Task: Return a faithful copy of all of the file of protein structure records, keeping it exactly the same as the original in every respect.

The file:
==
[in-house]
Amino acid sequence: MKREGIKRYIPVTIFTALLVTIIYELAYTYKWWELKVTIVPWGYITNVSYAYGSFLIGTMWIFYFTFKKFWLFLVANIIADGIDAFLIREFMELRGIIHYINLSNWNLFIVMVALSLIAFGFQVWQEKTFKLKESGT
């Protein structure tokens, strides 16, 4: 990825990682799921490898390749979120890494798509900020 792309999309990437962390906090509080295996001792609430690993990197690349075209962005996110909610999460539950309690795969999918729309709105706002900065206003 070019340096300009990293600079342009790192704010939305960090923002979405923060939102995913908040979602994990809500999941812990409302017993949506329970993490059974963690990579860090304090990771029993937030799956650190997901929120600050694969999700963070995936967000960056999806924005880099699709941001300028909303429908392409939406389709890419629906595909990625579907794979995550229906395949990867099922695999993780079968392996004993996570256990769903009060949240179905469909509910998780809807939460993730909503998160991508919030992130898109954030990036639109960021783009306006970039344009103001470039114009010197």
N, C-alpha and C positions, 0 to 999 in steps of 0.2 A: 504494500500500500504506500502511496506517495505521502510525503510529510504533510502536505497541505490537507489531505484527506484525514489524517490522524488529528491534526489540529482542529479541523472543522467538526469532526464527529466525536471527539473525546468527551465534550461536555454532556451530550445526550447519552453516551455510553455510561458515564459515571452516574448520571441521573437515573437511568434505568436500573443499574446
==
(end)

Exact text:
[in-house]
Amino acid sequence: MKREGIKRYIPVTIFTALLVTIIYELAYTYKWWELKVTIVPWGYITNVSYAYGSFLIGTMWIFYFTFKKFWLFLVANIIADGIDAFLIREFMELRGIIHYINLSNWNLFIVMVALSLIAFGFQVWQEKTFKLKESGT
């Protein structure tokens, strides 16, 4: 990825990682799921490898390749979120890494798509900020 792309999309990437962390906090509080295996001792609430690993990197690349075209962005996110909610999460539950309690795969999918729309709105706002900065206003 070019340096300009990293600079342009790192704010939305960090923002979405923060939102995913908040979602994990809500999941812990409302017993949506329970993490059974963690990579860090304090990771029993937030799956650190997901929120600050694969999700963070995936967000960056999806924005880099699709941001300028909303429908392409939406389709890419629906595909990625579907794979995550229906395949990867099922695999993780079968392996004993996570256990769903009060949240179905469909509910998780809807939460993730909503998160991508919030992130898109954030990036639109960021783009306006970039344009103001470039114009010197």
N, C-alpha and C positions, 0 to 999 in steps of 0.2 A: 504494500500500500504506500502511496506517495505521502510525503510529510504533510502536505497541505490537507489531505484527506484525514489524517490522524488529528491534526489540529482542529479541523472543522467538526469532526464527529466525536471527539473525546468527551465534550461536555454532556451530550445526550447519552453516551455510553455510561458515564459515571452516574448520571441521573437515573437511568434505568436500573443499574446